Table of contents
- Founders - Benjamin Humphrey and Bradley Ayers
- Offices in Sydney and San Francisco
- Started in 2017
- 2 founders & 70 employees
Benjamin, what's your backstory?
I studied Computer Science and Design at the University of Otago but never graduated. Instead, dropping out after two years to join a small web design agency as a designer. I then worked as a Product Designer for a company called Avos and then joined Atlassian. I spent four years at Atlassian as a Product Designer, working my way up to Lead Product Designer and eventually leaving to start Dovetail.
Tell us what your company does?
We're a software company that builds tools for other businesses to help them develop and service their customers better. Specifically, we build software so that everyone anywhere can make sense of their research.
How did you come up with the idea?
The name 'Dovetail' stemmed from a guy I used to work with at Atlassian called Alastair. He used the verb 'dovetailing' a lot in the context of dovetailing raw data from research into insights, the coming together of two things. I thought that was nice and quite liked that it can also be interpreted as an elegant woodworking joint that doesn't use glue or nails. I looked at lots of different names from a practical side and chose something that was easy to pronounce and spell!
How did you go about building and launching the business?
It started when I worked at Atlassian on this diary study project, which is this longitudinal research method where you ask participants, usually every day, to write a journal entry, just like a diary. I partnered with a researcher who had a very convoluted process for collecting these journal entries. She took all the content and printed it out, manually highlighting everything on a whiteboard and literally cutting and pasting snippets to create a physical affinity map. The whole process took around three months, but the diary study itself only took two weeks.
I saw this huge gap in creating better software for researchers. At the time, I was a designer, and Sketch was replacing Photoshop as the hero product for visual design. It was clear to me that designers needed something like this. So the first version of our product was an email and SMS interceptive surveying tool where you would set up a schedule with your research participants.
You would get an email or a text message throughout the day that you could respond to. And the whole concept was called 'interceptive texting', which is actually used by market researchers and researchers around the world. Within about six to nine months of working on our first version, we had some paying customers, which was great. But after they finished their project, they would cancel because there wasn't any long-term value in storing their data and continuing to pay for it. When Brad joined, we talked to our customers to figure out what was happening. They showed us what they did with their data after downloading it from Dovetail, which was a weird and wacky analysis. And so, we pivoted to create a new version of Dovetail to hold and analyze data, which is pretty close to what we have today.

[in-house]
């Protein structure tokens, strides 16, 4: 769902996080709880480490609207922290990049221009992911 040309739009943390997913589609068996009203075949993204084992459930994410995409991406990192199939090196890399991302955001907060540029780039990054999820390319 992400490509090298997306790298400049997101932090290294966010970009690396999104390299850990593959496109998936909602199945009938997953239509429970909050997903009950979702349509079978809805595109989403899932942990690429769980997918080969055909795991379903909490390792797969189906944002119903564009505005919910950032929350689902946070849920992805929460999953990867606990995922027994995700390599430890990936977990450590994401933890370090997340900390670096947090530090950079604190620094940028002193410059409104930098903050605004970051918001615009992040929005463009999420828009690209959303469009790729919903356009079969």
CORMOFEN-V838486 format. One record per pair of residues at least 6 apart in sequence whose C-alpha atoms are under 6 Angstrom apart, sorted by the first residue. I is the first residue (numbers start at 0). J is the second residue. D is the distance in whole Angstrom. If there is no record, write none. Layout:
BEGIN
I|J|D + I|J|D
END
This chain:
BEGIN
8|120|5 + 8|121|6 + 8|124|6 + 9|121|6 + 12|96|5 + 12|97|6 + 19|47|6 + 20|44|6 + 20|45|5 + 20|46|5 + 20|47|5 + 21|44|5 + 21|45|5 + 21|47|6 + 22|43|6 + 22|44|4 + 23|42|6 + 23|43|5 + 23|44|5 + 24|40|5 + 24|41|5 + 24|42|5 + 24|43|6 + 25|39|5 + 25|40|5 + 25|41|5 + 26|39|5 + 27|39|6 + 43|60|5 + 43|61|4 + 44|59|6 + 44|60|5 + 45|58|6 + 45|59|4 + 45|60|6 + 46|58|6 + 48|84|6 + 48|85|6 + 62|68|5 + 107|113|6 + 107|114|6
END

How have you grown the business?
Brad and I didn't raise money for nearly two and a half years because we had enough savings thanks to our previous jobs at Atlassian. So I suppose that Atlassian's success and the two of us working there was a lucky break. I think many other founders don't have the luxury of being able to bootstrap for as long as we did because they obviously have to pay their own salaries and don't have heaps of money lying around.
Another lucky break would probably be getting onto video as early as we did. When Dovetail launched our video transcription feature, I think the team was maybe eight or 10 people. Our small team of engineers essentially built YouTube for transcoding videos.
These videos were turned into different resolutions, streamed back, and then we partnered with Rev to do the transcription. Adding all of that to Dovetail was a fair amount of work, and I was very sceptical at the time about whether we could pull it off, but we did. And it's a good thing we introduced it that early since our video transcription feature is something that really took Dovetail to the next level.
What's your biggest selling product/service?
Markup is our most popular product. It helps transform raw data into insights. Its versatility means that anyone, including researchers, designers, product managers, support people, and marketers, use it. We currently have 3,000+ paying customers and 45,000+ users around the globe.
What have been some of your biggest failures along the way?
We've made a lot of product decisions that were not optimal. We have more opportunity cost failures rather than massive failures like almost going bankrupt or something like that. Another failure I'd say we learned from is not being tight enough on our values and culture interviews in the early days. We learned the hard way the cost of having someone that isn't the best culture fit. It can bring the whole company down and really tank morale if you even have a few negative people. So after making that mistake, we've really tightened up our interview process and Brad and I still interview every person that joins Dovetail, which has been really positive.